It’s not the fact that this is happening to the son as well as the father, but how it is happening. In the first season, Kouga purposely keeps the armor on in a last ditch effort to defeat someone between him and Kaoru. It is a moment of desperation terrifying in its humanity. Rei, whose character is presented as far darker in almost all aspects to Kouga’s, never once falls into that same well of desperation and even manages to drag Kouga out of it. For Raiga, that moment never happens. His choice, his literal time, is snatched from him and he is forced into the same situation his father willingly entered into.
Not only does this mark yet another parallel event in their stories, but it proves that Raiga himself is a hard won step forward in this hellish cycle. Even as cyclical as this tragic narrative is, Garo remains a center of hope for this world because of how these tragedies forge each bearer. Taiga was good enough to shield his son from his disciple’s mistakes. Kouga was powerful enough to teach his son to learn from his own mistakes. Raiga takes all of that and runs with it.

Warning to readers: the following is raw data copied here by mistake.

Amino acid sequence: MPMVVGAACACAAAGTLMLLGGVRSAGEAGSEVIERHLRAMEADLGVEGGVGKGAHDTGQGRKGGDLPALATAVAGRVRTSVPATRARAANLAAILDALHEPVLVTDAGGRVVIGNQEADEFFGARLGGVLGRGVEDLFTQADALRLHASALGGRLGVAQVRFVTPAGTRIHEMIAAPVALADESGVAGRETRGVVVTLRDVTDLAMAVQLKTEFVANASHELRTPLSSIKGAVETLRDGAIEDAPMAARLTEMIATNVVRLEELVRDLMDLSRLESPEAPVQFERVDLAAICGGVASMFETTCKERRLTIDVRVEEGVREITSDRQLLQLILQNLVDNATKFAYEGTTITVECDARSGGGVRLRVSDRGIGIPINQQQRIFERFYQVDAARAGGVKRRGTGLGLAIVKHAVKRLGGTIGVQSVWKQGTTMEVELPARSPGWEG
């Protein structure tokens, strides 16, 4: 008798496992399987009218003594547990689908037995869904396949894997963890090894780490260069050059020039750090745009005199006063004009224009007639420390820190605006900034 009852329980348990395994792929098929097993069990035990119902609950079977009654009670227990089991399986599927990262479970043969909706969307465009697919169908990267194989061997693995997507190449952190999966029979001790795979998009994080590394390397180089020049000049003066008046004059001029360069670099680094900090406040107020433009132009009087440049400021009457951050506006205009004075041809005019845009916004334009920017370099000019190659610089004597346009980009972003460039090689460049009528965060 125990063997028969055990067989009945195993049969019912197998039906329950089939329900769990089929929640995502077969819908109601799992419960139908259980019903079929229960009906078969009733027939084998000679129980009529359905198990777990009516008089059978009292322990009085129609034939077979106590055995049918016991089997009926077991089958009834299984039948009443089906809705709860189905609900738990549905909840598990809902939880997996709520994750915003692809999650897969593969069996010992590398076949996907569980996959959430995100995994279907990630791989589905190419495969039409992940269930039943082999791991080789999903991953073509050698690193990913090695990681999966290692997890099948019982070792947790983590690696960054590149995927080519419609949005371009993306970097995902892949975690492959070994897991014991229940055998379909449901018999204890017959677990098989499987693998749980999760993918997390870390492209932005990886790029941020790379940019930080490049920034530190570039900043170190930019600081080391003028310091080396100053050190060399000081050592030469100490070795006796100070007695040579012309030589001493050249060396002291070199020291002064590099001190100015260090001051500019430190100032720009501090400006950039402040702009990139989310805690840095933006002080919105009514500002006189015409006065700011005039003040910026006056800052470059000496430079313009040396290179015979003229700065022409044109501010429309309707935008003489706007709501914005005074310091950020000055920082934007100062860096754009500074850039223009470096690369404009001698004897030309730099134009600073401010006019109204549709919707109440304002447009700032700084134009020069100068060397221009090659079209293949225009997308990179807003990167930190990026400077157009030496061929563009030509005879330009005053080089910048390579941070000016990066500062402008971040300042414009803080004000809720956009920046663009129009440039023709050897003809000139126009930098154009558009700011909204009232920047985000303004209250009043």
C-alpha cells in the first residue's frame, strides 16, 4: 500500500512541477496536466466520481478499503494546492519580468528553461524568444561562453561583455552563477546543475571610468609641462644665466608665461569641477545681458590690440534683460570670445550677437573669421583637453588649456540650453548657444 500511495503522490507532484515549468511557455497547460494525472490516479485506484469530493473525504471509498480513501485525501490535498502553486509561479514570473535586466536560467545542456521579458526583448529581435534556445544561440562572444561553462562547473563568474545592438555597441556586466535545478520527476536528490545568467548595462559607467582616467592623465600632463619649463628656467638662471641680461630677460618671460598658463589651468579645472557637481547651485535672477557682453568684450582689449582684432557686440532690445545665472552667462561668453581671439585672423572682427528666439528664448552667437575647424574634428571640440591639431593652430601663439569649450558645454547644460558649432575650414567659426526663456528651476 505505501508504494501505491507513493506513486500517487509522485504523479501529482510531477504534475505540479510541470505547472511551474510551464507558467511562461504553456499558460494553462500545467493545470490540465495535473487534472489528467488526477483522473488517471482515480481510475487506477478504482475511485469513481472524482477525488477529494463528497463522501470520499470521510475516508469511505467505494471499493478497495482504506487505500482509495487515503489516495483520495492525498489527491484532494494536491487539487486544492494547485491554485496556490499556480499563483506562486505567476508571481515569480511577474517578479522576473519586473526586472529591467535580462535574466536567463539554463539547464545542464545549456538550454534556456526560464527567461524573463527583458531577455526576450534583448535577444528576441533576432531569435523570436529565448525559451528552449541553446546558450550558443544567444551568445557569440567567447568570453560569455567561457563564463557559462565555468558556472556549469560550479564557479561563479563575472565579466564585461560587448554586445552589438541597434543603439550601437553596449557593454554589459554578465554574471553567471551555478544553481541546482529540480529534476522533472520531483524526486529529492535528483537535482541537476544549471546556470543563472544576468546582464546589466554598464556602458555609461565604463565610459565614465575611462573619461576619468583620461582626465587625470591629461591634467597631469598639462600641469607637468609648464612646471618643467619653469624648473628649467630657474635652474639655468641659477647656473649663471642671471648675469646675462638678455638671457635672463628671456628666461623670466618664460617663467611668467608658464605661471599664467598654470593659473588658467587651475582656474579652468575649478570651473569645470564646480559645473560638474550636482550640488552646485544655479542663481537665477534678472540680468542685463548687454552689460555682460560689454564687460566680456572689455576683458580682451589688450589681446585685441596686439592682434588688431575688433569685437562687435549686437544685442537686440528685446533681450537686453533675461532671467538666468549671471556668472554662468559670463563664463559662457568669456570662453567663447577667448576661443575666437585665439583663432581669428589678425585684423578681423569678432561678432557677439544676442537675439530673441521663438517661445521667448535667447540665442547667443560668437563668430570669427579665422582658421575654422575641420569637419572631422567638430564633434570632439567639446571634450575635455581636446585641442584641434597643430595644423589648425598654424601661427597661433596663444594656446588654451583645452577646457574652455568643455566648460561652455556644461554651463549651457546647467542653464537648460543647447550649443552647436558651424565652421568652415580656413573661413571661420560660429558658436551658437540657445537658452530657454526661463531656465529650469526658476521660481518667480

He makes friends and keeps them close. He always tries to save people first, just like his father, but unlike Kouga, when his power doesn’t seem to be enough, he doesn’t lose hope. That is what lets him save Crow, and what allows him to turn down Eiris’s offer quickly and firmly.
Just because the story structure remains the same, doesn’t mean we are going to be given the same story. In fact, rather than detract from the narratives, it adds to it in a very profound way.
Personally, I can’t wait for the final episode.
Some final thoughts:
- Please note the scare quotes around “hapless woman” to describe Kaoru and her function in the story. I love Kaoru and think her character was handled very well in both seasons.
- In spite of being a very gendered show, Keita handles women in his narratives very well. That might be another post sometime.
- I should also note that Crow and Mayuri are not direct substitutes for Rei and Kaoru. In fact, Crow has many scenes where his character is functionally similar to Kaoru’s role. Probably another future post.